So far, Mayor Eric Garcetti has talked a good game when it comes to bicycling.
But as a recent Op-Ed by Bike the Vote LA’s Michael MacDonald made clear, he’s failed to translate that talk into paint on the street.
Let alone protected bike lanes.
In fact, implementation of the city’s hard-fought bike plan has fallen precipitously since former mayor Antonio Villaraigosa left office four years ago, from a high of 251 lane miles — a single side of a roadway — to just 17 lane miles in the last fiscal year.
Although it should be pointed out that sharrows were included in Villaraigosa’s total.
Now Streetsblog’s Joe Linton is offering advice on what Garcetti can do to make LA bike friendly, with nearly 23 miles of bike lanes and road diets that could be implemented right away, along with another 30.8 miles that could be easily converted from bike lanes to protected lanes.
That’s if Garcetti is serious, of course.
I would have included Hollywood Blvd in that list, which desperately needs safety improvements to protect the millions of tourists who visit the Walk of Fame every year, as well as providing a much needed east-west route for local bike riders.
In fact, there’s not currently a single safe route in or out of Hollywood in any direction. A situation that will only get worse when the Metro Bike bikeshare arrives within a few years.
LA cyclists have long supported Eric Garcetti, both during his time on council, and in his run for mayor four years ago.
It’s time he returned the favor.
While the LA Times has virtually ignored the subject, the Times-owned San Diego Union-Tribune has taken the lead on covering California’s consideration of the proposed Idaho Stop Law.
Today, they offer a pair of dueling Op-Eds on the matter.
The executive director of the San Diego Bicycle Coalition says it’s smart policy for California to adopt an Idaho Stop Law.
Meanwhile, a former Oceanside councilmember says it would be bad for kids who lack the judgment to make those quick decisions — and says it’s really about Strava users not wanting to stop, anyway.
She makes a valid point about kids. Although there’s nothing that says you can’t come to a full stop if you want, which might be a better option for kids under driving age.
But let’s be honest.
This law isn’t so much about the spandex-clad than it is the everyday riders who are faced with the prospect of choosing between dangerous traffic-clogged streets on their commutes or recreational rides, or taking side streets where they’re forced to stop every block or two.
And while riders would be allowed to treat stop signs as yields, they would still be required to slow down and observe the right of way, and yield to opposing traffic when appropriate.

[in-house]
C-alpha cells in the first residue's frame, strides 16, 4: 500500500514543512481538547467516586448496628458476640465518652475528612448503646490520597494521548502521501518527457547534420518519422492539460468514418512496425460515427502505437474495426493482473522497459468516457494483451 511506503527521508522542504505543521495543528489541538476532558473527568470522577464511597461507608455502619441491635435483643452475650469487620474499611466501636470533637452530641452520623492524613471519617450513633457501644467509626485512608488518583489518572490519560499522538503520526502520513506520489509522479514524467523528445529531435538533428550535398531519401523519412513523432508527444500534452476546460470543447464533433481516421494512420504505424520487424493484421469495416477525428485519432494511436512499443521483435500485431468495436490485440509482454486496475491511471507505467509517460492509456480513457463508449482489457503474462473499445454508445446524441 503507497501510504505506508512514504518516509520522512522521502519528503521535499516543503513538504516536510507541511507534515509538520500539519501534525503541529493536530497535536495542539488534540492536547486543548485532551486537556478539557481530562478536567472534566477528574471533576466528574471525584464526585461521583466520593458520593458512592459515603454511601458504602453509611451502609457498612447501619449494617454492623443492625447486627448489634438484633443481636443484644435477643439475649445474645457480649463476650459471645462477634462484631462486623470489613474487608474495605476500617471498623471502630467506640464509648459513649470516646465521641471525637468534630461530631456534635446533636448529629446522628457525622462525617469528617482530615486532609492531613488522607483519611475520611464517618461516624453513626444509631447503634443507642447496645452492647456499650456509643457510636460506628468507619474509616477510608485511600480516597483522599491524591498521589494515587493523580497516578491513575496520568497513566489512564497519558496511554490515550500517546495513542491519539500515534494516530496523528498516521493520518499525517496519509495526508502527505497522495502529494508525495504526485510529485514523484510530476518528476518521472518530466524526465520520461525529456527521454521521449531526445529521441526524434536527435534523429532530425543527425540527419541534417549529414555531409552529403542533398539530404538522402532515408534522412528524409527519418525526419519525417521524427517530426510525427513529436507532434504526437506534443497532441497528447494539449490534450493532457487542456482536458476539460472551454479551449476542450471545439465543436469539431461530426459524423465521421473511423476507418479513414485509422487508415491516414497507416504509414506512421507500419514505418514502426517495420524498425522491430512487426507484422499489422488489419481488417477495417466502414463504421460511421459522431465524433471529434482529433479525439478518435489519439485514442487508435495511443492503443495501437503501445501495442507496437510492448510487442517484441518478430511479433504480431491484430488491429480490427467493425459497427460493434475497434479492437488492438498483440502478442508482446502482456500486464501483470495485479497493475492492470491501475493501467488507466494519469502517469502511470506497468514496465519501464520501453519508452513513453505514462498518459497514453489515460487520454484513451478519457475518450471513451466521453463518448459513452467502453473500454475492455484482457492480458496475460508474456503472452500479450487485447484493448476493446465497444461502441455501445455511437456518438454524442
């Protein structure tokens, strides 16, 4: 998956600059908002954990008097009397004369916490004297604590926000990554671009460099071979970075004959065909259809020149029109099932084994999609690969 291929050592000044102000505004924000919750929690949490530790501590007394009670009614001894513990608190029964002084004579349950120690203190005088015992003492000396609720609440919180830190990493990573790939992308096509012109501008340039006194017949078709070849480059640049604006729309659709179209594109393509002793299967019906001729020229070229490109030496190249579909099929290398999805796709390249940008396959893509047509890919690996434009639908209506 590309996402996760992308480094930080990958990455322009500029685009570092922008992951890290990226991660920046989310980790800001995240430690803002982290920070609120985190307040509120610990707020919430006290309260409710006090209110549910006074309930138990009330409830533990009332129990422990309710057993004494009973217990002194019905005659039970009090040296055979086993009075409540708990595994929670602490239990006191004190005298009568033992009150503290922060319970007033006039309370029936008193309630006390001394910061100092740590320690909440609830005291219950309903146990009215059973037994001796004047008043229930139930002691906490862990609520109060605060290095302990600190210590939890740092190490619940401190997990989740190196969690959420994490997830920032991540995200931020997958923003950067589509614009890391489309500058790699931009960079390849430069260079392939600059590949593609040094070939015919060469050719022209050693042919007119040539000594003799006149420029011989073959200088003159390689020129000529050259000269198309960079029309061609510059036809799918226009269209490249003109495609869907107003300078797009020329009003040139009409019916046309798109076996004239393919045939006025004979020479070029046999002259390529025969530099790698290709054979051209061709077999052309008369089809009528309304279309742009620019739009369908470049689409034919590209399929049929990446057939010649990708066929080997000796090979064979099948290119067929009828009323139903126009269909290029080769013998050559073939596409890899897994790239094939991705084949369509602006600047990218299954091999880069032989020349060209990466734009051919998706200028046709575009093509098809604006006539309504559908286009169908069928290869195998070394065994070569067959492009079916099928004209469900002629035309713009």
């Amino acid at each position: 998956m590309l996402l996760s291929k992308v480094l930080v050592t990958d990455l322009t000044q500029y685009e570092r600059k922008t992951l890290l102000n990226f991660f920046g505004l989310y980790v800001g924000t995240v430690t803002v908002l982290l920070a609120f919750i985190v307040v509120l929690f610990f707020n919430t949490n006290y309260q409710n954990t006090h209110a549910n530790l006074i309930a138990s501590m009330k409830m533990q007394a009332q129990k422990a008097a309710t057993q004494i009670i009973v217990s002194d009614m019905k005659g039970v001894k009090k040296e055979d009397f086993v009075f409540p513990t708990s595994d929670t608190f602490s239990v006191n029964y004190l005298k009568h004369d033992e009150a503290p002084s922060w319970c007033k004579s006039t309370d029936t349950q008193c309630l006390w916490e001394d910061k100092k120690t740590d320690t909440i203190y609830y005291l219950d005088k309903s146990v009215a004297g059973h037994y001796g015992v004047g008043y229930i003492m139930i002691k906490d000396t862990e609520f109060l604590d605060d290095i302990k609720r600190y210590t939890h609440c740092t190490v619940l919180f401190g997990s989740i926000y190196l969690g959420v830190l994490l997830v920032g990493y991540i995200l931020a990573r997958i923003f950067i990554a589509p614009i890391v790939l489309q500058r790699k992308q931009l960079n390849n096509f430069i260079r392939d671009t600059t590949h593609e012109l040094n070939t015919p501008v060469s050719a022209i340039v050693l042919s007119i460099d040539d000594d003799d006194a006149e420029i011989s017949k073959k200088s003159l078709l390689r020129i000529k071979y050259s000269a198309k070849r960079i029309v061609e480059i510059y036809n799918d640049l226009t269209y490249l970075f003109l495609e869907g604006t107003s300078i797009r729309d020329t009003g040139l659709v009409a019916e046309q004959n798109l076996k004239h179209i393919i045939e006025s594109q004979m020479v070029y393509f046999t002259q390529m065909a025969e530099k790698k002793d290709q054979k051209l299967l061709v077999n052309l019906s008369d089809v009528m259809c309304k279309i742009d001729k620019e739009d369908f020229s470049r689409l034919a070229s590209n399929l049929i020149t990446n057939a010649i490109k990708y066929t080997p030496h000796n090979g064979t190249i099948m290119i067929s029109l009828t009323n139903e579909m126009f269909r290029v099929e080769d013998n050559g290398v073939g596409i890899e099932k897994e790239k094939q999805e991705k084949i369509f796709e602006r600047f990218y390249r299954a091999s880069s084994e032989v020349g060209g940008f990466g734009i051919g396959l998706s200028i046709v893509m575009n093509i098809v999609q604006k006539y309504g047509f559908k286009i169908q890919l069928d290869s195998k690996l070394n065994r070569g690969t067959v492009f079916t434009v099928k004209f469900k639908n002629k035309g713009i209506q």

In other words, pretty much what most drivers already do.
DTLA’s Mumford Brewing now has a barrel-aged brew named after the legendary Eddy Merckx. Just because.
Talk about a great looking poster. This is for Scotland’s Pedal on Parliament campaign, something we might want to seriously consider replicating here.
Belgian’s one-day Dwars Door Vlaanderen cobble classic made its first appearance in the UCI WorldTour on Wednesday; American rider Kiel Reijnen appeared to avoid serious injury when the peloton squeezed him off the road and into a ditch.
A 55-year old British amateur cyclist was banned for doping, but at least he had an excuse.
Former pro Phil Gaimon suggests that podium girls be replaced with podium puppies. Now there’s an idea we can all get behind. And clean up after.
How to get your bike, or other possessions, back if you leave it on a Metro bus or train. Not that you would ever do that, of course.
The Argonaut says the future has two wheels, as it looks forward to Sunday’s Culver City to Venice CicLAvia, as well as efforts to make Mar Vista safer and more inviting to people walking and on bikes.
Pasadena will hold a meeting tonight to discuss the city’s proposed Climate Action Plan. Which should include a heavy reliance on walking and bicycling to help get people out of their cars.
An OC supervisor has a massive homeless camp along the Santa Ana River Trail removed. And judging by the riprap installed in its place, doesn’t want it to return, either.
An Arizona couple describe what its like to watch their cell phones, IDs, credit cards and cash go up in smoke when a newly purchased ebike caught fire on the sand in Newport Beach.